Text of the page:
Kumar Ankit

Calling all optical puzzlers/ math experts/ brainteaser aficionados! Are you ready to make your brain hurt? That’s exactly what this triangle puzzle will do, and let me tell you, it isn’t fun. The seemingly ‘simple’ new brainteaser asks one to calculate the number of triangles in a picture, leaving the Internet, and me, baffled by the answer.

The drawing is simple. Created by Doctor ASKY, also known as Kumar Ankit, it has been shared over a hundred thousand times on Facebook. Ankit is an engineering student from India, and designed this geometric puzzle, posting it to Quora to see if people understand the logical explanation and reason behind it. What is so bizarre about this is that it is just a simple sketch, a dumb sketch on a paper, that asks users to calculate how many physical triangles it contains. Take a look at it below. Can you figure out the correct answer?

The Internet has been left very dumbfounded by the simple question, with answers ranging from 4 triangles to 44 triangles. Yes, 44 triangles. Users have taken to the comments section to share their calculation, and let’s just say, I don’t’ feel so bad about myself.

But, in case you were wondering, the total number is 25. There are 24 triangles contained within the main triangle, as well as one little sneaky triangle in the artist’s signature, making it the 25th triangle.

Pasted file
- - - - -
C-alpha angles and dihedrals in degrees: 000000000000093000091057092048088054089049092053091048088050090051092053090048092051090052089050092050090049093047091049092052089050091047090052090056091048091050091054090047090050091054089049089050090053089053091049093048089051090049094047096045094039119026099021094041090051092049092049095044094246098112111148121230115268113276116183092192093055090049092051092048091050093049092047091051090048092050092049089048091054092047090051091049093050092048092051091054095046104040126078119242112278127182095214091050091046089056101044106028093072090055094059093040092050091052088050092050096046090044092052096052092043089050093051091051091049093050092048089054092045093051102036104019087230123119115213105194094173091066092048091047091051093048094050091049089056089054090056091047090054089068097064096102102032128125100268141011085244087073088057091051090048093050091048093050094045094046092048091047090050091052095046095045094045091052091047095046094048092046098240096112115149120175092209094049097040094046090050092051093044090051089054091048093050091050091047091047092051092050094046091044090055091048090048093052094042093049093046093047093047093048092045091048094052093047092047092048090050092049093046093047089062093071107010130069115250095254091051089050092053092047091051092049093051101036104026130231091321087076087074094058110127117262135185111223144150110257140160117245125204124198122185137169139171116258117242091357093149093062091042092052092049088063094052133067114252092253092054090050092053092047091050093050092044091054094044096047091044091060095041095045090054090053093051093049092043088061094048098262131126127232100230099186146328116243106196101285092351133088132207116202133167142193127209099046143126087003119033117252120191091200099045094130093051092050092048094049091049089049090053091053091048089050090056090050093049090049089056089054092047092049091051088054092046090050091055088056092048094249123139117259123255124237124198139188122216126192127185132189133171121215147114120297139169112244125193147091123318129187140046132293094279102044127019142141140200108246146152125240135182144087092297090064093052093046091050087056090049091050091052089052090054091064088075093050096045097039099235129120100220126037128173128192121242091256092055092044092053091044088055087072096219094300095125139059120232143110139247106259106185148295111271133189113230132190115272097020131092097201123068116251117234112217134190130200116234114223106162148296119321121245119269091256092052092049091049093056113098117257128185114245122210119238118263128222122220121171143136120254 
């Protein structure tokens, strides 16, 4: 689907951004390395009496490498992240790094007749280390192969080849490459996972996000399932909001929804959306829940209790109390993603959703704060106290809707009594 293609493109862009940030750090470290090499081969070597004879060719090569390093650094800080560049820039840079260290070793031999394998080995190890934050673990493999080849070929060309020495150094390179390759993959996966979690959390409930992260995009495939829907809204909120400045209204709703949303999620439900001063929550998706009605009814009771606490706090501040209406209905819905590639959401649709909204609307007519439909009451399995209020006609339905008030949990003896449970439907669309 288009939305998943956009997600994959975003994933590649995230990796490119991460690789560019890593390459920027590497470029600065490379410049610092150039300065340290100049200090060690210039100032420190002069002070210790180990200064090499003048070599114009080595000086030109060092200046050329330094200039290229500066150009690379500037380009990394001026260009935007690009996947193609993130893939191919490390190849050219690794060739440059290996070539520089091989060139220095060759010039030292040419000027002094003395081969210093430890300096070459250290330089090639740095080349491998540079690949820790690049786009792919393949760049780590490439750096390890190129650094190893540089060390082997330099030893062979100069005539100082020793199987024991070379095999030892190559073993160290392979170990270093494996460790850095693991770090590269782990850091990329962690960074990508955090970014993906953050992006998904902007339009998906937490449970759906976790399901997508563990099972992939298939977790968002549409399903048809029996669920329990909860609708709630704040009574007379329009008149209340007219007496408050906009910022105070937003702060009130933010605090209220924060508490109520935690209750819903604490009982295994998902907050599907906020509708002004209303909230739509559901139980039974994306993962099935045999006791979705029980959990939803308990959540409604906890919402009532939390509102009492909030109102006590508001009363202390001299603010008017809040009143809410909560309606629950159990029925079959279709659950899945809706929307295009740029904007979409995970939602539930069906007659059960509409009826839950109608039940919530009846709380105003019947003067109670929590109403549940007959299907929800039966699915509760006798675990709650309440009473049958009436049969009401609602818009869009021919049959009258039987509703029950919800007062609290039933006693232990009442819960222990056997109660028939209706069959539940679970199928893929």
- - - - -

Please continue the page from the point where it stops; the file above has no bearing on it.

If you’re about to throw your computer because you don’t understand how this is possible, it’s okay, it’s simple to work it out once you actually know the strategy behind it. Like everything in life, there is an answer to all questions. Except for the Bermuda Triangle.

You see, there are six triangles in the top row- three individuals, two pairs, and one triangle made up of all three. Then there are six in the second row, six in the third row, and six in the fourth row using the same exact strategy! Then of course, the small triangle in the letter A in the signature. Simple, huh? No? Okay, maybe this will help.

This little diagram that actually explained it all, was created by mathematician Martin Silvertant. He created to illustrate how he reached 25, which let’s face it, is much much easier. Who knew it would be that simple. About the author: